It is well accepted in human rights law that the duty to accommodate includes both a procedural duty to accommodate and a substantive duty to accommodate. Also, accommodation under the Code only needs to be reasonable and not a perfect accommodation. Finally, the duty to accommodate is limited where there would be undue hardship on a service provider, employer or landlord to provide the requested accommodation.
Each of these human rights law concepts about the duty to accommodate under the Code are discussed below in more detail.
The procedural duty to accommodate involves obtaining all relevant information about, for example, an employee's disability in the workplace. It requires an individualized investigation of accommodation measures and assessment of the employee’s needs. In most cases, the procedural duty to accommodate is triggered by an employee’s express request for accommodation.
Relevant information could include information about the employee's current medical condition, expectations for recovery, ability to perform their job duties and capabilities for alternate work.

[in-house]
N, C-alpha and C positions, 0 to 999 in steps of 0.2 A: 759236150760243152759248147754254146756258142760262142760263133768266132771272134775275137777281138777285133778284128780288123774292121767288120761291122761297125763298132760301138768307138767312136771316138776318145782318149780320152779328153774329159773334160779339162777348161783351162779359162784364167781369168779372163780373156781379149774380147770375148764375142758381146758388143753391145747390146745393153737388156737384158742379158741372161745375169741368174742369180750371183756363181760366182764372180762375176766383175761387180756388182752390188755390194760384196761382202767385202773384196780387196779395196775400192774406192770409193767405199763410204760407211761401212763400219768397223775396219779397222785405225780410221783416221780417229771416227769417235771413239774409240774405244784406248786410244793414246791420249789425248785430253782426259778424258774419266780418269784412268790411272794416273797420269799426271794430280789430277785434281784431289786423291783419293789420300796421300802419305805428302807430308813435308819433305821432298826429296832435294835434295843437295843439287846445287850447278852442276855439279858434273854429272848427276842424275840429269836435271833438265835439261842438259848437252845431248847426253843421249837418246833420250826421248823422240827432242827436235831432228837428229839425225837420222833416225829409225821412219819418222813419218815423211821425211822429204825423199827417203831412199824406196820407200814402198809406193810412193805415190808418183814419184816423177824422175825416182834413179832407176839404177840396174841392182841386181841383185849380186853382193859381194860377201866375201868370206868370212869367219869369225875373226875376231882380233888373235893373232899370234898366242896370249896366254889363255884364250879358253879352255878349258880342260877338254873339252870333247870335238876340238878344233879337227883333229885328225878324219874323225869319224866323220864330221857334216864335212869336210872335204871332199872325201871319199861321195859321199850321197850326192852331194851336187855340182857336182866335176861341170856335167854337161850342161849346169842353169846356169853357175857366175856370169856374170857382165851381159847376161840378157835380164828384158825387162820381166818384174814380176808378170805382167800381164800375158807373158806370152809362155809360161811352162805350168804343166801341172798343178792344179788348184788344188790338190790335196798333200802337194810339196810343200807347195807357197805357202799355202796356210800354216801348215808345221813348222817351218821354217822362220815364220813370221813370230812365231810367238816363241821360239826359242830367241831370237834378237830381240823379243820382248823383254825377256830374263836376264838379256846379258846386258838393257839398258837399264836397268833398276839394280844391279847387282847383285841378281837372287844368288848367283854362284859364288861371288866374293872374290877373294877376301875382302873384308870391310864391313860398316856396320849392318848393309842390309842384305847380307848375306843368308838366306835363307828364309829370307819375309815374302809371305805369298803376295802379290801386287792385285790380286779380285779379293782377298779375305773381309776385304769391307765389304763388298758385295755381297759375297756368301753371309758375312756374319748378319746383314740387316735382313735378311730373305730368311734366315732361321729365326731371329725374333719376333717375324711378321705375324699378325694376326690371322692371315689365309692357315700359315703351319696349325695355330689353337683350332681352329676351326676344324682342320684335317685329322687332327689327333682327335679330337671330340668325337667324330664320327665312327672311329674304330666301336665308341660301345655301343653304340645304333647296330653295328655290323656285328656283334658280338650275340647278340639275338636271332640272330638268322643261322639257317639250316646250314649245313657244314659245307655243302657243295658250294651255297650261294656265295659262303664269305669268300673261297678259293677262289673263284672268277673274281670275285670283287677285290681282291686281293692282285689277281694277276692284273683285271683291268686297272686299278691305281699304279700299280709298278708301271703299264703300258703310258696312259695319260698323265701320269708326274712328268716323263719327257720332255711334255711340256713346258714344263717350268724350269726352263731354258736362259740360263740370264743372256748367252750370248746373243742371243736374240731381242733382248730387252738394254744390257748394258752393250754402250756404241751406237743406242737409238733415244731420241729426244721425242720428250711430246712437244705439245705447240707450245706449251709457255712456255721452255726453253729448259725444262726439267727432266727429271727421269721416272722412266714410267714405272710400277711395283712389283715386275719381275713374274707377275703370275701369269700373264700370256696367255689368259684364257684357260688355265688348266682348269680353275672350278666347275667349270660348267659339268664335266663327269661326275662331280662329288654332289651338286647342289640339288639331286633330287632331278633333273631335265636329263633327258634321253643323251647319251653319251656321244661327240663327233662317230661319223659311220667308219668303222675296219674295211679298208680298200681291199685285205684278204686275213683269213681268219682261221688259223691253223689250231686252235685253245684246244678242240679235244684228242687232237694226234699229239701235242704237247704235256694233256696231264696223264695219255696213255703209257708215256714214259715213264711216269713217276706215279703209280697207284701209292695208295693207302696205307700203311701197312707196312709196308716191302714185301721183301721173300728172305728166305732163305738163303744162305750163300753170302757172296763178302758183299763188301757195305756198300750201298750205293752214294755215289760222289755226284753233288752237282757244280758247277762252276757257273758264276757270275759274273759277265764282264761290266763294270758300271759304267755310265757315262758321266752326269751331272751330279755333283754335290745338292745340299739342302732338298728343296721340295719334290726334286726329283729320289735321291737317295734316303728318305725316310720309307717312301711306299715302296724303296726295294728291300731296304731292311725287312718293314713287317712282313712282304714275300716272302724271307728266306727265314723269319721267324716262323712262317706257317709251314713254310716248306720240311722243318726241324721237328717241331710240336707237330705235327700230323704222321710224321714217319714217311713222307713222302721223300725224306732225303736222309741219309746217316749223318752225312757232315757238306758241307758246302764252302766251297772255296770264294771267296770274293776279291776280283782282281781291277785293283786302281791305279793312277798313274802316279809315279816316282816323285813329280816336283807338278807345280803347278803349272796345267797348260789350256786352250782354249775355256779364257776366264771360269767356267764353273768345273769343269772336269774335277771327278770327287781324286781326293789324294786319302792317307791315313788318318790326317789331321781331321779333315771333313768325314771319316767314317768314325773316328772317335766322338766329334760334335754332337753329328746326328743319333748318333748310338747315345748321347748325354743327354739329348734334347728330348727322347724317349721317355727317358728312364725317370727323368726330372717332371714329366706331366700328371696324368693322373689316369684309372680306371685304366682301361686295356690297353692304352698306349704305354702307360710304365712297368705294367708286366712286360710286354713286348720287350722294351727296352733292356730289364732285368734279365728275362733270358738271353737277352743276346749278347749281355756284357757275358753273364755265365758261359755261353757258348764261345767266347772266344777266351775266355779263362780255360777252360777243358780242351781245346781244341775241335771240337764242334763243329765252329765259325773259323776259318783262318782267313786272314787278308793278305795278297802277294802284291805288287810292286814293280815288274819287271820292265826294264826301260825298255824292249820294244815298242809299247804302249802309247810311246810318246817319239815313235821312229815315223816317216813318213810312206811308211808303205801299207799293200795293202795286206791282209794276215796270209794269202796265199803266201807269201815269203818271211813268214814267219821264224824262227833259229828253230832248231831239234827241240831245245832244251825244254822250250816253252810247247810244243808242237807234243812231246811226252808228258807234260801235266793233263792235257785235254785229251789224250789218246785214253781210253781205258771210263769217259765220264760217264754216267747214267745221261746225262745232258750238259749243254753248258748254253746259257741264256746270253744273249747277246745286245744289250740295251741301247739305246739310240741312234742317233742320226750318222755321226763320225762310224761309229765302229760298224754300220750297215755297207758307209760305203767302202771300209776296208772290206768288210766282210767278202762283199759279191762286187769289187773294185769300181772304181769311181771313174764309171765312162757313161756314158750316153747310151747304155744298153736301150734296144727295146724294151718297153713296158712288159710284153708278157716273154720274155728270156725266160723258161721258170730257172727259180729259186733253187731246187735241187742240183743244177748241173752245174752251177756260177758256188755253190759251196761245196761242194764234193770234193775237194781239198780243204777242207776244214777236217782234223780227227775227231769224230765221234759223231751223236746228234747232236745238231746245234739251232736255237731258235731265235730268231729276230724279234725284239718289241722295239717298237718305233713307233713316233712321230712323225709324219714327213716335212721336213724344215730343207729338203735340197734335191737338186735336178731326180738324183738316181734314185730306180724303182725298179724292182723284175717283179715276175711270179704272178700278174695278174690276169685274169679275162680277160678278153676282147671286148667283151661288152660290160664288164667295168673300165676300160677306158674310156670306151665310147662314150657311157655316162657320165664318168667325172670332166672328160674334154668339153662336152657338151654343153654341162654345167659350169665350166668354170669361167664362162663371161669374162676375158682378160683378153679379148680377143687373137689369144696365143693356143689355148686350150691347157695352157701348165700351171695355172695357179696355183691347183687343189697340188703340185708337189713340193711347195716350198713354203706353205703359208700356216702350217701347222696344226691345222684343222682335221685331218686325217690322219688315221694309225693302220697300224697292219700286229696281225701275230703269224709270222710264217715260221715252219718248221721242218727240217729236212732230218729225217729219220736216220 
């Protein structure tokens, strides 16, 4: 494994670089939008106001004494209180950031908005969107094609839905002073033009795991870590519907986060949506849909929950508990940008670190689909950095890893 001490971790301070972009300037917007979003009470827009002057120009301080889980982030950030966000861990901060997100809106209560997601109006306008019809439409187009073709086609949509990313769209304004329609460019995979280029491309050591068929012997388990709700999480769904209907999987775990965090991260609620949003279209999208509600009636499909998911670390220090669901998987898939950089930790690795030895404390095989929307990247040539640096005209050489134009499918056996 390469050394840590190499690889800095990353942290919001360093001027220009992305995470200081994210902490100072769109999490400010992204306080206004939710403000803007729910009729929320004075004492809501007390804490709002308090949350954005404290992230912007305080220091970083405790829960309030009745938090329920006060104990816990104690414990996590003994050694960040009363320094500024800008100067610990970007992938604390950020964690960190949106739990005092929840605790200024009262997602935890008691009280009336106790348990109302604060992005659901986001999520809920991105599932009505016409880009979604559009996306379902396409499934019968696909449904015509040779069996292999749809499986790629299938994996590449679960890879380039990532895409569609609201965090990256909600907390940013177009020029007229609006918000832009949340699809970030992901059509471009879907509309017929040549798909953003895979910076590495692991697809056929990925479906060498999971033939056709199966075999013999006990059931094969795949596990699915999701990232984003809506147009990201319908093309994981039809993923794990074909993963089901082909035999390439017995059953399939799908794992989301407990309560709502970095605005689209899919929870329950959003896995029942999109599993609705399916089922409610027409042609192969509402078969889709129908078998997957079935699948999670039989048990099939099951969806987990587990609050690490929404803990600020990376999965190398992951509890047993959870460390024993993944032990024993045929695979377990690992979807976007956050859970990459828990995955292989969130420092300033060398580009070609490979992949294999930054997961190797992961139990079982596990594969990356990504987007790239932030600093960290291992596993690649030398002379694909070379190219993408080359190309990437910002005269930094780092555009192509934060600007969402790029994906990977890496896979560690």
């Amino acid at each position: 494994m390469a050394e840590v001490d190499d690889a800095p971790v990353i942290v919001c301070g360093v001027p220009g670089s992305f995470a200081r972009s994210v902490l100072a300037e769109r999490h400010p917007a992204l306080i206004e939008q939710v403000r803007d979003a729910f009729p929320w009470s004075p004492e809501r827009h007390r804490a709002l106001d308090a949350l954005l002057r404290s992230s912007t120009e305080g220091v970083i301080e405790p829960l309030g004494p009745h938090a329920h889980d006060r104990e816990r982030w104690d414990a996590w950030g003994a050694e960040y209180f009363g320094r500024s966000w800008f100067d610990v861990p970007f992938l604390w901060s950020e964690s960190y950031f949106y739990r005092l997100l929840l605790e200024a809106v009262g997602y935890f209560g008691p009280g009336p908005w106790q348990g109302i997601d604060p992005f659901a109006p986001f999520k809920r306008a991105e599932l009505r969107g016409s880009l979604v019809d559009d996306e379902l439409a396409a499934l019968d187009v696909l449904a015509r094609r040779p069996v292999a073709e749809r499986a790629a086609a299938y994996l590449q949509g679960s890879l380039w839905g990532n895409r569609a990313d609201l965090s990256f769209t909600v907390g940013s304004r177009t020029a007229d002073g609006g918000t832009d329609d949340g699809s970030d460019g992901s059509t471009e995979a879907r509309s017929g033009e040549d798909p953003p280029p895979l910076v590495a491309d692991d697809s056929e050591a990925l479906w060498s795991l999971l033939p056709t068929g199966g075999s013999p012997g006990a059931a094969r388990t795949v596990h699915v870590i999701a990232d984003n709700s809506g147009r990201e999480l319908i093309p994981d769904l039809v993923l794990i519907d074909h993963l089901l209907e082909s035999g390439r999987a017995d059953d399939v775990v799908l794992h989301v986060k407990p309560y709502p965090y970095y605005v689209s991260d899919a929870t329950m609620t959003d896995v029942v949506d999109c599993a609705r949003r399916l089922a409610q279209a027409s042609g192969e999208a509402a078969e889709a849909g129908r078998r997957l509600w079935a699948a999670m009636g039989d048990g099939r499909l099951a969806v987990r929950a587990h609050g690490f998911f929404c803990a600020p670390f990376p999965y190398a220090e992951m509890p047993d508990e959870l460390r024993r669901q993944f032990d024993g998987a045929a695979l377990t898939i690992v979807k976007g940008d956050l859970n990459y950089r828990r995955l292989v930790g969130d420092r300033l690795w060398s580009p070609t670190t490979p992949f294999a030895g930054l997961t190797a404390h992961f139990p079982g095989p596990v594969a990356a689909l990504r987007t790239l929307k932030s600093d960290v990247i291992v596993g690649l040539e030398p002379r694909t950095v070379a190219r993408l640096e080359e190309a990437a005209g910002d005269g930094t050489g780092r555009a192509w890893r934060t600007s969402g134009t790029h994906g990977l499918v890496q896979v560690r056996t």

An employer must seriously consider whether the employee could be accommodated short of undue hardship. A failure to give any thought or consideration to the issue of accommodation, including what steps, if any, could be taken, would be a failure to satisfy the procedural duty to accommodate.
The substantive duty to accommodate is related to the procedural duty to accommodate. Using our employment and disability example from above, the substantive duty to accommodate concerns the reasonableness of the accommodation offered or the employer’s reasons for not providing accommodation.
Once an employer has satisfied the procedural duty to accommodate, an employer must use the information obtained to put in place reasonable accommodations, if any, that would not cause the employer any undue hardship.
See ADGA Group Consultants Inc. v. Lane, 2008 CanLII 39605 (ON SCDC) for a good discussion of the duty to accommodate in the workplace and the procedural and substantive parts of that duty.
The duty to accommodate can arise in many different situations as a result of a person’s disability, age, creed, marital status, family status, ethnic origin, race, or other prohibited grounds of discrimination listed in the .